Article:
Eight former Michigan lawmakers are suing to challenge the state’s legislative term limits, alleging they are unconstitutional and ensure that the Legislature lacks experience. Those filing suit in Grand Rapids federal court Wednesday include three Republicans and five Democrats. They say Michigan’s term limits law has increased the power of lobbyists, unelected “bureaucrats” in the executive branch and political dynasties.

Michigan voters enacted term limits in 1992 that allow legislators to serve 14 years, including three two-year House terms and two four-term Senate terms. They are viewed as the most restrictive among the 15 states with consecutive or lifetime legislative term limits. The suit was brought about a month after Republican legislative leaders privately briefed their caucuses about talks to ease legislative term limits through a constitutional amendment.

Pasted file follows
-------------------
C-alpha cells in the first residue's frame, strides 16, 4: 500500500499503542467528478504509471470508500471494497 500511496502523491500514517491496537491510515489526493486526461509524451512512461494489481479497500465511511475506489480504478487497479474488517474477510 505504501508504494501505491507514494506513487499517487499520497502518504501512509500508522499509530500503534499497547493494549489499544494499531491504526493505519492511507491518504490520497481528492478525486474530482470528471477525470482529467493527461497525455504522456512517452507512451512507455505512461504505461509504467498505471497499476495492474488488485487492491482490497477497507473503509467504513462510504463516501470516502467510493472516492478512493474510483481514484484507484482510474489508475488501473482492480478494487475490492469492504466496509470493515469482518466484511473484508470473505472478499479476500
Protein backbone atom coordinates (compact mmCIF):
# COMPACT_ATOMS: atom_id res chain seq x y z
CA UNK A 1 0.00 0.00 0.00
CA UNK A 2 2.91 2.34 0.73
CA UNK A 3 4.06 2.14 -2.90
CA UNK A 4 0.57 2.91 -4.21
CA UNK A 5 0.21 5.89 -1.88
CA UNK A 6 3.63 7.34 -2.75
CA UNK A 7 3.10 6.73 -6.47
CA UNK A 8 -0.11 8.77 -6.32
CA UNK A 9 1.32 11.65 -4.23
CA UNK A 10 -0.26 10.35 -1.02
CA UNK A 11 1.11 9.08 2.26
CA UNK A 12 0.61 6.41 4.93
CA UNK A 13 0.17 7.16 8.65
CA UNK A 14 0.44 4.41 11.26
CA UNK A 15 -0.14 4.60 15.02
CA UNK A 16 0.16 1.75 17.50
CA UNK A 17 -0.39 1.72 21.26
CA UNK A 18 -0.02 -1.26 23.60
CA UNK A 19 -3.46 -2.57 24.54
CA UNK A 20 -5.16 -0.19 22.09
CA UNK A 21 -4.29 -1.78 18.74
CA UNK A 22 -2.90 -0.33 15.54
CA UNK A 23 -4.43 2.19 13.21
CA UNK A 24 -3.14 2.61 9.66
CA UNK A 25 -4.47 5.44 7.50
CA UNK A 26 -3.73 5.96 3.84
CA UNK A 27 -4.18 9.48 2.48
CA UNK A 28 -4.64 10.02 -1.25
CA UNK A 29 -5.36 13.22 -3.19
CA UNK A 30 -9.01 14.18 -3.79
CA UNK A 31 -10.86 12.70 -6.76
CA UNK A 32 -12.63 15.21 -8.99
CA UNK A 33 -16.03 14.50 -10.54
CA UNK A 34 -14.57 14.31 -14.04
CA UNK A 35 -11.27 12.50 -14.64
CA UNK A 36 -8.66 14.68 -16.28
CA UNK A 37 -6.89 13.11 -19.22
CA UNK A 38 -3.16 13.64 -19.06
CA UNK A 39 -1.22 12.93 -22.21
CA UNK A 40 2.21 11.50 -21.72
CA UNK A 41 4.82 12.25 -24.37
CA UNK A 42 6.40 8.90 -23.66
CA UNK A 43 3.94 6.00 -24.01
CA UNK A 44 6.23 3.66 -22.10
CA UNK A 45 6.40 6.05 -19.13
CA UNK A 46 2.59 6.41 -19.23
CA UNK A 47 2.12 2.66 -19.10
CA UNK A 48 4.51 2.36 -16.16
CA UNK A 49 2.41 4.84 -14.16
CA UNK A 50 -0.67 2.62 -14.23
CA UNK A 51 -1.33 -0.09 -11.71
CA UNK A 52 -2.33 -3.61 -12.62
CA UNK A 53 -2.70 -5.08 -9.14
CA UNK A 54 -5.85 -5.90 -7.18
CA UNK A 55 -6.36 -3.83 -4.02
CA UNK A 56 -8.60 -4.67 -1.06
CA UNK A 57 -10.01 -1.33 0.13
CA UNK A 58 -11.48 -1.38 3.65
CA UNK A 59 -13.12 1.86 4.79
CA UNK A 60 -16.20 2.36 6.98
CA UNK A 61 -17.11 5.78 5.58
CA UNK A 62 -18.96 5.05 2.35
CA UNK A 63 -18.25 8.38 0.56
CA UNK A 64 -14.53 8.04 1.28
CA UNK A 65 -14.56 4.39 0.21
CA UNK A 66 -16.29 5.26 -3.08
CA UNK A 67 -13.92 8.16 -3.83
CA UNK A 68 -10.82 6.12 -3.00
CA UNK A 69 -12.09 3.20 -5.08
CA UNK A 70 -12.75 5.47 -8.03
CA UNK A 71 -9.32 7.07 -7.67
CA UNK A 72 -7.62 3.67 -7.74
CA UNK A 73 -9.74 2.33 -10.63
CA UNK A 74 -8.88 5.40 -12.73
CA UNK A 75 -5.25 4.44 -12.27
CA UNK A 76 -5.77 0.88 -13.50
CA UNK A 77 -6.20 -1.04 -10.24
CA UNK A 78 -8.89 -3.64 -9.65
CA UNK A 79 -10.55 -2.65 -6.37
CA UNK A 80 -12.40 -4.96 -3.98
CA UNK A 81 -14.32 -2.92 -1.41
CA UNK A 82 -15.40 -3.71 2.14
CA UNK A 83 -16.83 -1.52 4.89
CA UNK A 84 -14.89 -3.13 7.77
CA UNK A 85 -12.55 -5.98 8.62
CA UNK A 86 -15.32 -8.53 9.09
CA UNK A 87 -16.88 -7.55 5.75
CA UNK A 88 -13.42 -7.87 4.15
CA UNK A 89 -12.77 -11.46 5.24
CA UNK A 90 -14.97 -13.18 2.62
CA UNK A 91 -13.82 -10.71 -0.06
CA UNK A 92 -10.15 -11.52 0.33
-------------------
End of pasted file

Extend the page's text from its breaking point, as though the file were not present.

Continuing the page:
The lawsuit was filed by former Senator Roger Kahn (R) of Saginaw and former Representatives Scott Dianda (D) of Calumet, Clark Harder (D) of Owosso, Joe Haveman (R) of Holland, David Nathan (D) of Detroit, Paul Opsommer (R) of DeWitt, Douglas Spade (D) of Adrian, and Mary Valentine (D) of Norton Shores.

The Associated Press contributed to this report.